Robert E. Lee was quoted as saying,
"my conviction is, that however grateful it would be to the feelings of the South, the attempt in the present condition of the Country, would have the effect of retarding, instead of accelerating its accomplishment; and of continuing, if not adding to, the difficulties under which the Southern people labour."
Robert E. Lee was critical of plans to erect statues in memory of the Confederate states, battles and military personnel. General Lee also was in favor of discarding with the Confederate flag and specifically did not allow it to be flown at Washington College, where he was President after the Civil War. Furthermore he was not in favor of preserving Confederate battle fields.
At his funeral General Lee insisted that no Confederate symbols be present. Soldiers in attendance did not wear uniforms and the only flag present were the stars and stripes that represented the United States of America. He was not buried in any military uniform and his daughter stated that her father felt being buried in "his confederate uniform would have been treason!"
The leader of the Confederate Army was very aware that memorials and symbols of the fallen Confederacy would invariably lead to discord and stunt America's progress from its Civil War.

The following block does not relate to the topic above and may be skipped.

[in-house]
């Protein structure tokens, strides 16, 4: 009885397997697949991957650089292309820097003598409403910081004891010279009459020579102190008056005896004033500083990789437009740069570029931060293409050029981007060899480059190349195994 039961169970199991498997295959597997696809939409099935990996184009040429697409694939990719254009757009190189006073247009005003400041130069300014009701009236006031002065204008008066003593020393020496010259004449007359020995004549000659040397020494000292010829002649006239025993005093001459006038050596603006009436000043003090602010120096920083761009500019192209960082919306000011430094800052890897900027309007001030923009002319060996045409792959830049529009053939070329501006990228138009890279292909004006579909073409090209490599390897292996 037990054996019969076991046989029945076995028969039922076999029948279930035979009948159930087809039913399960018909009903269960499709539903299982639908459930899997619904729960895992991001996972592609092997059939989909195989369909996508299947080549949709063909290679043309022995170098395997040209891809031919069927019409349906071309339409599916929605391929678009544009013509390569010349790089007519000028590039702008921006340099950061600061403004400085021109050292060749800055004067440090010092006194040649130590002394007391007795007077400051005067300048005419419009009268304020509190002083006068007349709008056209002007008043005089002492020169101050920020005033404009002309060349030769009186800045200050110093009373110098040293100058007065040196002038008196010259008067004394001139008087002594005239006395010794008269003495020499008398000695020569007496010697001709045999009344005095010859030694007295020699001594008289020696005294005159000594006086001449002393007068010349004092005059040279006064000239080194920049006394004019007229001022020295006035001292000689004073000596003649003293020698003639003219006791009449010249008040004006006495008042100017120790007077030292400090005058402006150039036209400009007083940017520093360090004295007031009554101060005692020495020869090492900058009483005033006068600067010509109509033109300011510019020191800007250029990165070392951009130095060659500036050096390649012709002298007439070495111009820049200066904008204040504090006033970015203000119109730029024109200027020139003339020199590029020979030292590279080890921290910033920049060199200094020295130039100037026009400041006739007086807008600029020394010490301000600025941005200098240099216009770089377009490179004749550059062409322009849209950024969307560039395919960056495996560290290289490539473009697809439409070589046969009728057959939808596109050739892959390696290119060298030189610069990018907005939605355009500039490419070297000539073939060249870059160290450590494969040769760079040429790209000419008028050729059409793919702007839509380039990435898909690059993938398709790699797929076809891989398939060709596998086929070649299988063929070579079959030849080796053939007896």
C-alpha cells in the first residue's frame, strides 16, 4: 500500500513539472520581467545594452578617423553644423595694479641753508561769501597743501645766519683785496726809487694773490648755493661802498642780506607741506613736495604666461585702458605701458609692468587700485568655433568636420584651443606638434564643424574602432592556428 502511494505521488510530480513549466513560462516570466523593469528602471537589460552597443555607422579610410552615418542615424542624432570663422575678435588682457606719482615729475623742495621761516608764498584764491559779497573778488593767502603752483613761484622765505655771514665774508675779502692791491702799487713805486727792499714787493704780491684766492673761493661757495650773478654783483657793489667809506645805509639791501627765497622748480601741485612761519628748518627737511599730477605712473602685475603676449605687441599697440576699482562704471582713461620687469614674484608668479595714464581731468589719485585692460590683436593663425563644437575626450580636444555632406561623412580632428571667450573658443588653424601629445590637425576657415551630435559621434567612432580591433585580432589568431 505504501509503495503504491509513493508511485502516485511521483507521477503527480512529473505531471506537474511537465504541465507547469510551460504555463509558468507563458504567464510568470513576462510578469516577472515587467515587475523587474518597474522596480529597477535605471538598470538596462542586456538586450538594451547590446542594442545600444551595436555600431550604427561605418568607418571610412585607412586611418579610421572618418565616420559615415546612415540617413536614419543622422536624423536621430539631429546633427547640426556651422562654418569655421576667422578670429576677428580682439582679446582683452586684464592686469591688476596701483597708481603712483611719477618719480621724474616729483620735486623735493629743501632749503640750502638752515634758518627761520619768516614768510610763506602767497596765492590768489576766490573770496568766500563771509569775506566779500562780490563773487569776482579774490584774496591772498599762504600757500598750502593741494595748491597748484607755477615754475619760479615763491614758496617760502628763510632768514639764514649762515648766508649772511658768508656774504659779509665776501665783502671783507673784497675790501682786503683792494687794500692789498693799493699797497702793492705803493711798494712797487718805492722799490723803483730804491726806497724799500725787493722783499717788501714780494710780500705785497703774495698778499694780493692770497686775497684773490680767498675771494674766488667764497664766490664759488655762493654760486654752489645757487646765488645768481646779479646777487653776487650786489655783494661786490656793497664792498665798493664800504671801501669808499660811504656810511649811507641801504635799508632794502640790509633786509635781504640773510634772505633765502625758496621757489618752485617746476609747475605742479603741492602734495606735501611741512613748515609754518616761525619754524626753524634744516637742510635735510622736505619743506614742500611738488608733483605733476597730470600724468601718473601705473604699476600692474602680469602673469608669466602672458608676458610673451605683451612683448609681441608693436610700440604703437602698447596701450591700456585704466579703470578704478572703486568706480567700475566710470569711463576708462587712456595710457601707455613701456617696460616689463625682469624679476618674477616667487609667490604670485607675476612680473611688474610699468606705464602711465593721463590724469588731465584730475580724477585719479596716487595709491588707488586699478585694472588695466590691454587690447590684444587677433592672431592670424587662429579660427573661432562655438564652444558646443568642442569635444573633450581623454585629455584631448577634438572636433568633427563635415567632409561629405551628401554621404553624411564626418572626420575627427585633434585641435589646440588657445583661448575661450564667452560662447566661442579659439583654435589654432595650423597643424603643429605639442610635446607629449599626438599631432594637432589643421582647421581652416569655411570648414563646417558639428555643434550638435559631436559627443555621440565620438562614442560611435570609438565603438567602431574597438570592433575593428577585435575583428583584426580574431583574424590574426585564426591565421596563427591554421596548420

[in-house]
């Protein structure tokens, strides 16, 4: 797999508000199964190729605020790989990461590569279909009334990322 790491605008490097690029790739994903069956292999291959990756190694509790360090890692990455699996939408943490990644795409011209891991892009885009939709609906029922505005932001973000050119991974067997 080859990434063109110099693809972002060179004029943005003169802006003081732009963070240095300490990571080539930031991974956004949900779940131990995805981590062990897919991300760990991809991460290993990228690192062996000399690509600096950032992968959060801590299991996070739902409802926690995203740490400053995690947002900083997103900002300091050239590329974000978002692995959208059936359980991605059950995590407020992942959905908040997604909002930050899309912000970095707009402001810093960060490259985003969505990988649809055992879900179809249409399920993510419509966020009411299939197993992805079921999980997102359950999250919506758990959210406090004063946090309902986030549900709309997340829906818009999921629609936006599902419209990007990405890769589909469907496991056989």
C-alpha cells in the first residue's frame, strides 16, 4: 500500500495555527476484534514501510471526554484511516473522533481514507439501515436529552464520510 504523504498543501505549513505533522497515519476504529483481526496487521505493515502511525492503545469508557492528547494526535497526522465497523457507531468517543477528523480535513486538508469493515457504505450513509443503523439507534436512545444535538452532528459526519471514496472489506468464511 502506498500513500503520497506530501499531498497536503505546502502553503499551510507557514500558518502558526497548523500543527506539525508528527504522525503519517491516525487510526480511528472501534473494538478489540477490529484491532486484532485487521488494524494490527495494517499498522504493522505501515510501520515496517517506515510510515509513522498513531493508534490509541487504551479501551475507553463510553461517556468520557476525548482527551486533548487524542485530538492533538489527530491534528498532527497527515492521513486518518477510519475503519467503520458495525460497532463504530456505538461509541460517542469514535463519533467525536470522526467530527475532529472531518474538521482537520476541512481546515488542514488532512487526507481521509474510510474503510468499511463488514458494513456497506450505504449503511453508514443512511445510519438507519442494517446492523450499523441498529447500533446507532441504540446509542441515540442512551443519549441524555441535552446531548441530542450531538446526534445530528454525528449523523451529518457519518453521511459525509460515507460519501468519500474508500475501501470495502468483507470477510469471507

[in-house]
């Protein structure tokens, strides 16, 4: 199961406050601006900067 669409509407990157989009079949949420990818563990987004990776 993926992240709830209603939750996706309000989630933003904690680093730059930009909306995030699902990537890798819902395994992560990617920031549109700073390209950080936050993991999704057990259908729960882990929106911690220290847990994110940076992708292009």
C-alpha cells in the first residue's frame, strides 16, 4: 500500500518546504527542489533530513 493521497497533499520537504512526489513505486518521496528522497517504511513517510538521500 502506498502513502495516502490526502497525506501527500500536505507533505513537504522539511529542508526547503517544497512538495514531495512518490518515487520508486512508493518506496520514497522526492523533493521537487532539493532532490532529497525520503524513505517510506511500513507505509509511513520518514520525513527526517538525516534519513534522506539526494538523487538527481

"I think it wiser moreover not to keep open the sores of war, but to follow the examples of those nations who endeavoured to obliterate the marks of civil strife and to commit to oblivion the feelings it engendered," - General Robert E. Lee
As General Lee's family try in his vain and many around the country attempt to have monuments of him and other Confederate symbols removed it seems General Lee's thoughts and words are extremely prescient in the wake of the violence in Charlottesville, VA, conflict around the country and ongoing disputes regarding government buildings flying the Confederate Battle Flag
It seems important to ask ourselves what is more important. Preserving symbols of history or working towards a more civil future. Our past is our past and will not change. Destruction of monuments and symbols will not erase history but preservation of them is and will create conflict
The Man Who Would Not Be Washington by Jonathan Horn
(both cite the book and other biographers)